The kids and I have been making gingerbread houses for years. Probably 7 or 8 years with Elizabeth, Sam and Georgia and I made them with Hayley when she was a wee girl too.
Many, many moons ago I tried making, cutting, baking and assembling my own gingerbread house from scratch. It was a disaster, a first world disaster to be sure, but a disaster none-the-less.
I have, ever since, bought the kits you see in every grocery store and of course Michaels. Most of them are right around the $10 mark, and very easy to assemble.
I used this gingerbread house kit this year to create the house above. It was just $8.99. A steal really.
The kits are cute and all, and if you just buy a kit and nothing else you’ll have created a super cute gingerbread house and more importantly some great memories to go with it for your children.
However, why not take it a step further and use the kit as the base for an even more elaborate creation? For about $10 extra you can create a gingerbread to call your own! Your kids will love you for it.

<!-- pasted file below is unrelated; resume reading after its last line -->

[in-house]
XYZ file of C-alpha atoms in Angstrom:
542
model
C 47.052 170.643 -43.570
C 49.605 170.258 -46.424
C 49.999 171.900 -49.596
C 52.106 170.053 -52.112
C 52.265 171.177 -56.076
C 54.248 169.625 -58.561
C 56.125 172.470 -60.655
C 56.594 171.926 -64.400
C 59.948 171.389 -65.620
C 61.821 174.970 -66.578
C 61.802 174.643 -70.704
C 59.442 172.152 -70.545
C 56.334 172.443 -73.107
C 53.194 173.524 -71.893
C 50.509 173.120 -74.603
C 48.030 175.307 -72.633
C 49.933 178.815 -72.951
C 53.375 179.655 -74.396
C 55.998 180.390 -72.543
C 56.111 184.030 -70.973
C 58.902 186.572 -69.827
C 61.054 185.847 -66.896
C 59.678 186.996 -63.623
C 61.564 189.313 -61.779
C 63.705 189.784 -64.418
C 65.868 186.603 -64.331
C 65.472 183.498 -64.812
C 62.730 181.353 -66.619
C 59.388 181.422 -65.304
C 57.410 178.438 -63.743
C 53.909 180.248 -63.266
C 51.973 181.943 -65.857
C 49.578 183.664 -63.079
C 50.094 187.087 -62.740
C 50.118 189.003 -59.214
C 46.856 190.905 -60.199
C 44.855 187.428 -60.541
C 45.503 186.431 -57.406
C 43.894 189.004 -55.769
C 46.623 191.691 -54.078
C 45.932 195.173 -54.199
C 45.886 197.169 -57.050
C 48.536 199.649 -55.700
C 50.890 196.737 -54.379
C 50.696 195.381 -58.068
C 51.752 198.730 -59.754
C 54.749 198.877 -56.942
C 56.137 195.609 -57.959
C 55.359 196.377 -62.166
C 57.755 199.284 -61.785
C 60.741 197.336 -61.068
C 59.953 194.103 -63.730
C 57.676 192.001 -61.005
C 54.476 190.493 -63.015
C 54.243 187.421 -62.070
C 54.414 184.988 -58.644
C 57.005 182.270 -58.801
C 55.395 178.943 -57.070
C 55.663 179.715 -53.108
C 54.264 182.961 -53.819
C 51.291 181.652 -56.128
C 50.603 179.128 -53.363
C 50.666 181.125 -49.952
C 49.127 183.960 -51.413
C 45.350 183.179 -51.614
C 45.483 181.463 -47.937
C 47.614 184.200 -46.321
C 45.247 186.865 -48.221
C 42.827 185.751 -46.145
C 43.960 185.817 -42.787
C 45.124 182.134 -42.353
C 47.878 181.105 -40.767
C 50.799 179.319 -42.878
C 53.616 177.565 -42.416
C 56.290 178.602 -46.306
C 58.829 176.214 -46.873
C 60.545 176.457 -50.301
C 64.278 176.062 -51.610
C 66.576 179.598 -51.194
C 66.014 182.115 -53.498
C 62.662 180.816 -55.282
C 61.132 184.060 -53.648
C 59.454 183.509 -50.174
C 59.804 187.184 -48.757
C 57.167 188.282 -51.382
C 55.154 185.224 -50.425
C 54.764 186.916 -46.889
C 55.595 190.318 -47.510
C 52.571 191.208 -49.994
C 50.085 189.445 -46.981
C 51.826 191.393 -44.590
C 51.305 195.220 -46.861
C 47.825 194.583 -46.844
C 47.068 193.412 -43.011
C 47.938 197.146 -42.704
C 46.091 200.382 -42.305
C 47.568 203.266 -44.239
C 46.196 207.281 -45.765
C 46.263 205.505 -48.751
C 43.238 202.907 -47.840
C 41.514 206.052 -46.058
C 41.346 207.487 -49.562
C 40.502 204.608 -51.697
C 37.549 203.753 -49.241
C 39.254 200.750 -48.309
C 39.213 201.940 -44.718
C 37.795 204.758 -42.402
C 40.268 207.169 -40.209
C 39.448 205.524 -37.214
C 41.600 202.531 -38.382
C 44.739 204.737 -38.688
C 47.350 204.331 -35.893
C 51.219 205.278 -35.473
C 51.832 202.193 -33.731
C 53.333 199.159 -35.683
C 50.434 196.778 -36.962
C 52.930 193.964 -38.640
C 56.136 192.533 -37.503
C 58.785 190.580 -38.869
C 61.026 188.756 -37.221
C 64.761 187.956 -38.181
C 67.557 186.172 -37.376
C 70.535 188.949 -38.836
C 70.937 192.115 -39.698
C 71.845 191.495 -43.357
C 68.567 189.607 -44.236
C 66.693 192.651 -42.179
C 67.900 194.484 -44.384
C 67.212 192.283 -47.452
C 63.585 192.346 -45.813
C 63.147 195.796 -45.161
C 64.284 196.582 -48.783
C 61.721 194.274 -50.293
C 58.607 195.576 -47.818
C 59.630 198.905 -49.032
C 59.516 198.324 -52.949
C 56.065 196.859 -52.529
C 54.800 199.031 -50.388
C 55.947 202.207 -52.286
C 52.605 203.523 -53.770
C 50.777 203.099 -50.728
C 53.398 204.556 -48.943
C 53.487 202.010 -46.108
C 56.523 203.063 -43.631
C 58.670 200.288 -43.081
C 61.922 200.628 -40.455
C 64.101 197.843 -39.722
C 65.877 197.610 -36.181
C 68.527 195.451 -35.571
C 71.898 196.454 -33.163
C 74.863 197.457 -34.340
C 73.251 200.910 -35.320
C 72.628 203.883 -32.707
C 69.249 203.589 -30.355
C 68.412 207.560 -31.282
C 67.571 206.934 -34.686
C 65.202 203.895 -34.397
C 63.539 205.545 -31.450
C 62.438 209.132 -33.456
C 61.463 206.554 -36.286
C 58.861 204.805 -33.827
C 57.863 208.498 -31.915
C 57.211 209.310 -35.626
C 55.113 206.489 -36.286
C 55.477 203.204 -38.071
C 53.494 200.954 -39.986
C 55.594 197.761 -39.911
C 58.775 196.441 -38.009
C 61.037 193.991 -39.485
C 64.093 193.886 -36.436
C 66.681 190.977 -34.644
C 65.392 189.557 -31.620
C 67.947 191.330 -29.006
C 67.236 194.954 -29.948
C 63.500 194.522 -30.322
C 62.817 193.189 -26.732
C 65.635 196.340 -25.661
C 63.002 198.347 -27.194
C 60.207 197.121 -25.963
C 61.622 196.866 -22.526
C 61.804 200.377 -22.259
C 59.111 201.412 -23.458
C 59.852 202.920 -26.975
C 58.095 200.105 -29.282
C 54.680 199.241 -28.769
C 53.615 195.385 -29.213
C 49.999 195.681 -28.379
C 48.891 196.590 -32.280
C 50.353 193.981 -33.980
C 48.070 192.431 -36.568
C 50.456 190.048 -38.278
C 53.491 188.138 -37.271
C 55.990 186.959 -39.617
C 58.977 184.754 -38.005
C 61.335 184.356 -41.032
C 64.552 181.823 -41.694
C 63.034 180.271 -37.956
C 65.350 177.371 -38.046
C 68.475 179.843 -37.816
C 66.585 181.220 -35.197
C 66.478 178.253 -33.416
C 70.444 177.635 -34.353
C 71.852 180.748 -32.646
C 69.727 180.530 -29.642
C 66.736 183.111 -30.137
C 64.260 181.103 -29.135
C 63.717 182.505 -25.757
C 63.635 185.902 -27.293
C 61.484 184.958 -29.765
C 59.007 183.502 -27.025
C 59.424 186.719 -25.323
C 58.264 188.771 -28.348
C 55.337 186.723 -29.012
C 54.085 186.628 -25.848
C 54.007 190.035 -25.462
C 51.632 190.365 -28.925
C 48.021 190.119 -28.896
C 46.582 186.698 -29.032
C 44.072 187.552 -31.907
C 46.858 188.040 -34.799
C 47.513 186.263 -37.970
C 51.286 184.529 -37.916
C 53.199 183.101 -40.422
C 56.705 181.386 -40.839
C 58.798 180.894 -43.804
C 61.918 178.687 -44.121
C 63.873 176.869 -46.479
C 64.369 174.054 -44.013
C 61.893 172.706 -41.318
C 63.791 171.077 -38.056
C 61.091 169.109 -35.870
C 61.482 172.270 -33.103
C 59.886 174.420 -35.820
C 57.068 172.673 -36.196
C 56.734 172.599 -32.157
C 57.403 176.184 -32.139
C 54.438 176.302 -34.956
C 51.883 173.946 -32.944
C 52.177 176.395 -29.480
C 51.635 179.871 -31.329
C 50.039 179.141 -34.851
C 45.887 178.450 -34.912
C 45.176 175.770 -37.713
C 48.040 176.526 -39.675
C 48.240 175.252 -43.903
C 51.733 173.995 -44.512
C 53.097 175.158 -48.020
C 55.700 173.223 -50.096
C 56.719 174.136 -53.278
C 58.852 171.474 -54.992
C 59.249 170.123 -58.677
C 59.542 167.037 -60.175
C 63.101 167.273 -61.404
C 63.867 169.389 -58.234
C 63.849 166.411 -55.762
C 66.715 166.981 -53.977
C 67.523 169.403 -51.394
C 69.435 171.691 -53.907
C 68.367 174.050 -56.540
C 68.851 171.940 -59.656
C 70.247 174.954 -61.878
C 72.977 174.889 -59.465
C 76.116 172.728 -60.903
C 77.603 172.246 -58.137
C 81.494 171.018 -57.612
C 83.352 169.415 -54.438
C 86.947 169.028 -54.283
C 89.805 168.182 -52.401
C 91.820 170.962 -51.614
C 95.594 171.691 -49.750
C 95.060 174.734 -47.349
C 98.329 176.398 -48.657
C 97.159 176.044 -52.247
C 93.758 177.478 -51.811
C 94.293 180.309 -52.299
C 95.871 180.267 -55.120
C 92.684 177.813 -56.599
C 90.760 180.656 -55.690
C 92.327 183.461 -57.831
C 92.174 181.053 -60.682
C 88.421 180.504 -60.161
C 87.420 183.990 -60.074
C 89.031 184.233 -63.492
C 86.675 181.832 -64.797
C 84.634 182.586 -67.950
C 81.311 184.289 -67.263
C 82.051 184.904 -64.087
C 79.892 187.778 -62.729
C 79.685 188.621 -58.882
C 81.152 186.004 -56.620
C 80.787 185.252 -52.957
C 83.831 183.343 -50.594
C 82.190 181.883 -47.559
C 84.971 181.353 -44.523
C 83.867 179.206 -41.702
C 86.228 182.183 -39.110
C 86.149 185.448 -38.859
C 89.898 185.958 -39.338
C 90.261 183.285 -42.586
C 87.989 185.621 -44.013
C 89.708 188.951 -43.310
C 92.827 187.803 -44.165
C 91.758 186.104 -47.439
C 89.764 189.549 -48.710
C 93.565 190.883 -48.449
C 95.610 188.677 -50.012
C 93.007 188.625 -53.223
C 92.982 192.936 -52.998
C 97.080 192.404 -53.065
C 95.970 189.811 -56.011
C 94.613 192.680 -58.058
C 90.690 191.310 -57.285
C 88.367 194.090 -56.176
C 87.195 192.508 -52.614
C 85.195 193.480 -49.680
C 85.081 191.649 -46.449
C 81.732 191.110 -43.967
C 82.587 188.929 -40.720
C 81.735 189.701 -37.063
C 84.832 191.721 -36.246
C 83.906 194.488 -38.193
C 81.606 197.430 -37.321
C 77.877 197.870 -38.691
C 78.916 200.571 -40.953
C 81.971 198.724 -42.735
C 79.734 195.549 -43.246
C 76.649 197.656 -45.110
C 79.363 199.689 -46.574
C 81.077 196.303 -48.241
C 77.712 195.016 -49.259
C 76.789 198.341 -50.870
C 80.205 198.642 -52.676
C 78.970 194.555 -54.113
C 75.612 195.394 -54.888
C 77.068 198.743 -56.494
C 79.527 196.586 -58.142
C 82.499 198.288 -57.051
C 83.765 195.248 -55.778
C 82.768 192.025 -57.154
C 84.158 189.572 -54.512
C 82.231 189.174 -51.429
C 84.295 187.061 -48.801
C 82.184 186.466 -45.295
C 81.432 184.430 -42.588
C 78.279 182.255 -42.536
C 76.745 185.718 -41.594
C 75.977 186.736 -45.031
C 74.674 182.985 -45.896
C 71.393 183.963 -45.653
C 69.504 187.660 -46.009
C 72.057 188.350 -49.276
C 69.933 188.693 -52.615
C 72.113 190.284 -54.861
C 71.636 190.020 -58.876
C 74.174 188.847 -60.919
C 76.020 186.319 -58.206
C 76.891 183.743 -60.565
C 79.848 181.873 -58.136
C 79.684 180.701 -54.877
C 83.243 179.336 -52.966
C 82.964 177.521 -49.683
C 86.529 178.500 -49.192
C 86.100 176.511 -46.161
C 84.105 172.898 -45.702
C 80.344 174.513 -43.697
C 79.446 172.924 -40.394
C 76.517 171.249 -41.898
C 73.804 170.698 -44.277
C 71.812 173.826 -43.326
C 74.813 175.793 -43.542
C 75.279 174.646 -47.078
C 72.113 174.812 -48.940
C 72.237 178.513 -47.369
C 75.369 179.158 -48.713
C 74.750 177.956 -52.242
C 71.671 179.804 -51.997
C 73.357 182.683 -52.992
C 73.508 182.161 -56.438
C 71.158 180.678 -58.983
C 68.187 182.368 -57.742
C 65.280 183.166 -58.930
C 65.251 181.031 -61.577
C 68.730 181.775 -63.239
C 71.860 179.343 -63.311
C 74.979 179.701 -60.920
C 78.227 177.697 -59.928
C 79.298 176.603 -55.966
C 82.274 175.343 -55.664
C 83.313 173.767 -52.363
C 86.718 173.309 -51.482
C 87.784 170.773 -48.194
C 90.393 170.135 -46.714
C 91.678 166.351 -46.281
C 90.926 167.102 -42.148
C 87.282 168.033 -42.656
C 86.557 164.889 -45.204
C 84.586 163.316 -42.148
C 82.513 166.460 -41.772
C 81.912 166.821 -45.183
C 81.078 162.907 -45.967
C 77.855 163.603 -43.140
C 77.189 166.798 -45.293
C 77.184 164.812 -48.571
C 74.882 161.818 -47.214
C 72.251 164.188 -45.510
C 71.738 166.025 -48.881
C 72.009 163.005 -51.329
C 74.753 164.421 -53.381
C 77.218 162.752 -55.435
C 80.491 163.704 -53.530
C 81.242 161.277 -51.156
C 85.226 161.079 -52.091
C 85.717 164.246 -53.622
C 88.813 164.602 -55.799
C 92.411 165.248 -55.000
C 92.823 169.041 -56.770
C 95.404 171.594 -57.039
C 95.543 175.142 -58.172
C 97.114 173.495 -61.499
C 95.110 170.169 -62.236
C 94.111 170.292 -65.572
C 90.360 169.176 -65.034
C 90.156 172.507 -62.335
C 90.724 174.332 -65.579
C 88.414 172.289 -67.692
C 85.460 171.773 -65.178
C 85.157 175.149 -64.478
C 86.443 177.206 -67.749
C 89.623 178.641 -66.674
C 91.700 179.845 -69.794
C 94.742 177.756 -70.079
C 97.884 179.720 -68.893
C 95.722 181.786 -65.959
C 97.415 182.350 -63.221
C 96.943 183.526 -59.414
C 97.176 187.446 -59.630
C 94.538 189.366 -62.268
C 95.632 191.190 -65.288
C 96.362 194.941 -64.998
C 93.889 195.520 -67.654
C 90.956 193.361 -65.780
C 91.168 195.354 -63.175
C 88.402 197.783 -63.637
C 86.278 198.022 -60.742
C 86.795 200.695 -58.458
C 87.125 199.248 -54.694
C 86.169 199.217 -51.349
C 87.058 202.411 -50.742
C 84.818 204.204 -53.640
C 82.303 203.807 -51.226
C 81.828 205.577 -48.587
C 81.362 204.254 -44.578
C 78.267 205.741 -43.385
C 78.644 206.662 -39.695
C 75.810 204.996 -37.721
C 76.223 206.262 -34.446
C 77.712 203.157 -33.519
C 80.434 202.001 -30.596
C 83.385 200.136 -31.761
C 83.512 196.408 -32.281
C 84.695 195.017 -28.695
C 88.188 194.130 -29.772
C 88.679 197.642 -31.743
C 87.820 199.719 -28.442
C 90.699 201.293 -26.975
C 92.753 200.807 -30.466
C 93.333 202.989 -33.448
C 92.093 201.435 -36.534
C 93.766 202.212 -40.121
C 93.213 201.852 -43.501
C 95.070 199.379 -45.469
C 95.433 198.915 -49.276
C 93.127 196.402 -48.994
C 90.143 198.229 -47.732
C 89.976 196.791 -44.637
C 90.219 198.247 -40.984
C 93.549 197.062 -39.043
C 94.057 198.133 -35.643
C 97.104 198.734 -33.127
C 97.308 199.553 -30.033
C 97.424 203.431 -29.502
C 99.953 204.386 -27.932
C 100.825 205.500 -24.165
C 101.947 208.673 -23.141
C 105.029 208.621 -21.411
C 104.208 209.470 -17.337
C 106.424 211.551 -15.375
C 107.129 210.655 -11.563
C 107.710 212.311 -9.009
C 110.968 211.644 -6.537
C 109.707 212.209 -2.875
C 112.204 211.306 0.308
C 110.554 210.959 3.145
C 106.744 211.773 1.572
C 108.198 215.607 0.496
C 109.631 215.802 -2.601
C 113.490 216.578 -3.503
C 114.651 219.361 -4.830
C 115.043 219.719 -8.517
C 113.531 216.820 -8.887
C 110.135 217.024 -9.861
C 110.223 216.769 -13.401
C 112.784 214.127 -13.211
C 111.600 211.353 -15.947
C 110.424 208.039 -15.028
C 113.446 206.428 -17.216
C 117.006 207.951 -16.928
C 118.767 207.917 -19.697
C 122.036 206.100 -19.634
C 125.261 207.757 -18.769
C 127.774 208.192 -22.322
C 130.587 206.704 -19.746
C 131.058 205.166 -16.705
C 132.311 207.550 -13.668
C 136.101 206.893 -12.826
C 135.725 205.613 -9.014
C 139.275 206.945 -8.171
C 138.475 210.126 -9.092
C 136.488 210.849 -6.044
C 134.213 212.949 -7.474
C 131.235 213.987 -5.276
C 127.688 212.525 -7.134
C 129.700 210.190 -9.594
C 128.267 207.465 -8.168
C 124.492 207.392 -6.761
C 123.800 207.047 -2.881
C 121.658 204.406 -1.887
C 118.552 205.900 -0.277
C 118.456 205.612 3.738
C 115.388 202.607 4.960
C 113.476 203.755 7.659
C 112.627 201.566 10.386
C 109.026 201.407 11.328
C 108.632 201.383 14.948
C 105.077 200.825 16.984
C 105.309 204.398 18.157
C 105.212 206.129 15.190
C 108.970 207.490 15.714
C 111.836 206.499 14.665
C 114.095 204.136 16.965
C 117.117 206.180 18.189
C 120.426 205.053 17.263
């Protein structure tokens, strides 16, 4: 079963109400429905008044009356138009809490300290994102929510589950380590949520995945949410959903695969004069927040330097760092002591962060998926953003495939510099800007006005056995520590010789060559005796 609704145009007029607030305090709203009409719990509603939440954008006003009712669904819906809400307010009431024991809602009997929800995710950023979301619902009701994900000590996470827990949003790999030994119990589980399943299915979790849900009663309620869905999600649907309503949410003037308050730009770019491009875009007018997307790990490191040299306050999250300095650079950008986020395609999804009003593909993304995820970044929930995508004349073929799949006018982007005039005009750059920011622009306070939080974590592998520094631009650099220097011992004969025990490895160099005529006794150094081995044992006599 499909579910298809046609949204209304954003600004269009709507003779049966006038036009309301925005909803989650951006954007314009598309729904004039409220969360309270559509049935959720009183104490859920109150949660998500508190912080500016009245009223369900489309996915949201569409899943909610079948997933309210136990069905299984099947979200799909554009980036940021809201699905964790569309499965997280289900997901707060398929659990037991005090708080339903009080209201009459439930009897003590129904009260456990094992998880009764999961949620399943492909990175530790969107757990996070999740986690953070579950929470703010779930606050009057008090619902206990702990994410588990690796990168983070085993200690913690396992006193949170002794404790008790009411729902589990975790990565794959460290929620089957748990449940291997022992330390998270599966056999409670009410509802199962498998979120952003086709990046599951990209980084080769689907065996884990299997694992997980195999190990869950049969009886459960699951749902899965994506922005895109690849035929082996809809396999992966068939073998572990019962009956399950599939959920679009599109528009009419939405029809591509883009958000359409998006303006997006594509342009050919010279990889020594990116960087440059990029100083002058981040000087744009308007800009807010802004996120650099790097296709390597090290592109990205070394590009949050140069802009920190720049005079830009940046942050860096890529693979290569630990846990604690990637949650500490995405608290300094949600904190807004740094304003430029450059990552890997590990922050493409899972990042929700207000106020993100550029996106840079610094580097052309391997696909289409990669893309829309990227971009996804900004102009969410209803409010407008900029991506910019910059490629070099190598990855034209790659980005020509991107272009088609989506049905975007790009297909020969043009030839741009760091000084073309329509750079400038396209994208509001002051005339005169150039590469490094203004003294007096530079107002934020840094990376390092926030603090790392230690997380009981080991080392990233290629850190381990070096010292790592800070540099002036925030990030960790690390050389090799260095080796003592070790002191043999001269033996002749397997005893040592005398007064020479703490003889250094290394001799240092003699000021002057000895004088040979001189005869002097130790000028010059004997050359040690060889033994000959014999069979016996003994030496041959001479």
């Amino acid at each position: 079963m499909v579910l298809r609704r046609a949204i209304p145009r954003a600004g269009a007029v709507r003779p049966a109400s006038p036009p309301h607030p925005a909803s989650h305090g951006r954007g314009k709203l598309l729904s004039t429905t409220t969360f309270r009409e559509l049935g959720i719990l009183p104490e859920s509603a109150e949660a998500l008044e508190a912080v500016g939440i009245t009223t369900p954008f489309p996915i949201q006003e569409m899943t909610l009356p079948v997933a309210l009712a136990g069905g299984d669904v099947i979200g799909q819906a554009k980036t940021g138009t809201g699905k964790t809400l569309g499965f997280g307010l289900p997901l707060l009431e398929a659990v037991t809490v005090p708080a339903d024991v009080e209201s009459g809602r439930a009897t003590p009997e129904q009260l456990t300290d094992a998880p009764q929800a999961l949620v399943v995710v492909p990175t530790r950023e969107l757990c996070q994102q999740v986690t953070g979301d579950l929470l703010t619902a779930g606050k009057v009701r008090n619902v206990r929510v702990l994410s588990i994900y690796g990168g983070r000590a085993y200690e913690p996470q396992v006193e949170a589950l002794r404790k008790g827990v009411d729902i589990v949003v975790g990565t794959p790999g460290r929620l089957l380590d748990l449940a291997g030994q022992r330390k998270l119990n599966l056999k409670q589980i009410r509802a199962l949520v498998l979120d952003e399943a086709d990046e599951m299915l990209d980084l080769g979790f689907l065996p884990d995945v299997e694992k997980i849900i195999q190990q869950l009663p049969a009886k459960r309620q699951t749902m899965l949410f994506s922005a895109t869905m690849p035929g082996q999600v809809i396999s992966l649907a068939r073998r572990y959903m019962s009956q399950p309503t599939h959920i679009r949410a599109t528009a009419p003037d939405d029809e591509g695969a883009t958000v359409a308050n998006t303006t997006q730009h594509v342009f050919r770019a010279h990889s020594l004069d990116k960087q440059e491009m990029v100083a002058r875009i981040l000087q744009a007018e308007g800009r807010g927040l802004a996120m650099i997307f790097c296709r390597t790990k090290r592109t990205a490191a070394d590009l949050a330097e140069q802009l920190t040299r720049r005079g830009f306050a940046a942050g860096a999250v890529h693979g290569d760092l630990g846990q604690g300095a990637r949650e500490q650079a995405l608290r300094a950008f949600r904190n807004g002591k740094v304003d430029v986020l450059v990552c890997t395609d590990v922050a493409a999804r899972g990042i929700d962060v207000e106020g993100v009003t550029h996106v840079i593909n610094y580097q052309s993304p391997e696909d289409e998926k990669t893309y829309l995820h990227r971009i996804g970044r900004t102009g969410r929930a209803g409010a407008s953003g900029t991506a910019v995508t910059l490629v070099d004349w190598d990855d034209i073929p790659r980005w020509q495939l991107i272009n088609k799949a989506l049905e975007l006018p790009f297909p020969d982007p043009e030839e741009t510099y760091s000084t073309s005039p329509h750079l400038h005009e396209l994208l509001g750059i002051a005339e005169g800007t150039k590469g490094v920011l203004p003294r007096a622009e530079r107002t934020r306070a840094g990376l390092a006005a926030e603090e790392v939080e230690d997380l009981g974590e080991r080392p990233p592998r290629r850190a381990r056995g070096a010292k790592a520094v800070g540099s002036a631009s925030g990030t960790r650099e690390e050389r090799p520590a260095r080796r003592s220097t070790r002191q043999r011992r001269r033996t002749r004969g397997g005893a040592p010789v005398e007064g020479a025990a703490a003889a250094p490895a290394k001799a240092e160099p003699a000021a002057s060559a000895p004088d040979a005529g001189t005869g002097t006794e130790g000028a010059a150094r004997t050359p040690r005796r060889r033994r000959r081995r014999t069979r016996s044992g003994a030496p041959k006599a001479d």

Here are a few ideas from this year’s model.
This evergreen tree is made by stacking 4 Spearmint Leaf candies. The first 3 were stacked and rotated, the four and top candy was cut in half with the pointed end of the leaf pointing up.
This kit didn’t come with a chimney and every log cabin needs a chimney. You can build one out of Hot Tamales cinnamon candies and frosting. It’s easy … or if you prefer you can use graham wafers and cereal like we did last year.
Sour Whips purchased at Dollarama were used to make the green siding, window interior and even the roof shingles. These candies are similar to Betty Crocker’s Fruit Roll Ups, which were also used along the roof line and around the chimney base.
Logs for the base of the house were made using Rondoletti Cafe Style Cream Wafers (available at Canada Safeway).
Do you ever make a gingerbread house? I’d love to see pictures if you do. I’m always looking for new ideas.